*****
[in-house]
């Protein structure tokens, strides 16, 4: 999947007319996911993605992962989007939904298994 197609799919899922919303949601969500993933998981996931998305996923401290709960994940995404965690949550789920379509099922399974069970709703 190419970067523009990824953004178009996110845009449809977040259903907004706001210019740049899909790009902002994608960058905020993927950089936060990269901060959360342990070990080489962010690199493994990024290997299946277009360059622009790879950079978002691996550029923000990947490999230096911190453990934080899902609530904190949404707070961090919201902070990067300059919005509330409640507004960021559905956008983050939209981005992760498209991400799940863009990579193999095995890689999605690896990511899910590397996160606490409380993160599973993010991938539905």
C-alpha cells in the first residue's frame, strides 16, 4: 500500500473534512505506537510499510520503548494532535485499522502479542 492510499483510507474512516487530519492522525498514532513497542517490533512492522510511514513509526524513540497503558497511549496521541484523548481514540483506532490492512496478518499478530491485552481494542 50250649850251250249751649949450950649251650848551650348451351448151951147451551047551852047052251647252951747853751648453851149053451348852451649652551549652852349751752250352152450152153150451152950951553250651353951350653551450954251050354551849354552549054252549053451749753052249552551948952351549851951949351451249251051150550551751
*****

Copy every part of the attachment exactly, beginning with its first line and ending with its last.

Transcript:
[in-house]
């Protein structure tokens, strides 16, 4: 999947007319996911993605992962989007939904298994 197609799919899922919303949601969500993933998981996931998305996923401290709960994940995404965690949550789920379509099922399974069970709703 190419970067523009990824953004178009996110845009449809977040259903907004706001210019740049899909790009902002994608960058905020993927950089936060990269901060959360342990070990080489962010690199493994990024290997299946277009360059622009790879950079978002691996550029923000990947490999230096911190453990934080899902609530904190949404707070961090919201902070990067300059919005509330409640507004960021559905956008983050939209981005992760498209991400799940863009990579193999095995890689999605690896990511899910590397996160606490409380993160599973993010991938539905």
C-alpha cells in the first residue's frame, strides 16, 4: 500500500473534512505506537510499510520503548494532535485499522502479542 492510499483510507474512516487530519492522525498514532513497542517490533512492522510511514513509526524513540497503558497511549496521541484523548481514540483506532490492512496478518499478530491485552481494542 50250649850251250249751649949450950649251650848551650348451351448151951147451551047551852047052251647252951747853751648453851149053451348852451649652551549652852349751752250352152450152153150451152950951553250651353951350653551450954251050354551849354552549054252549053451749753052249552551948952351549851951949351451249251051150550551751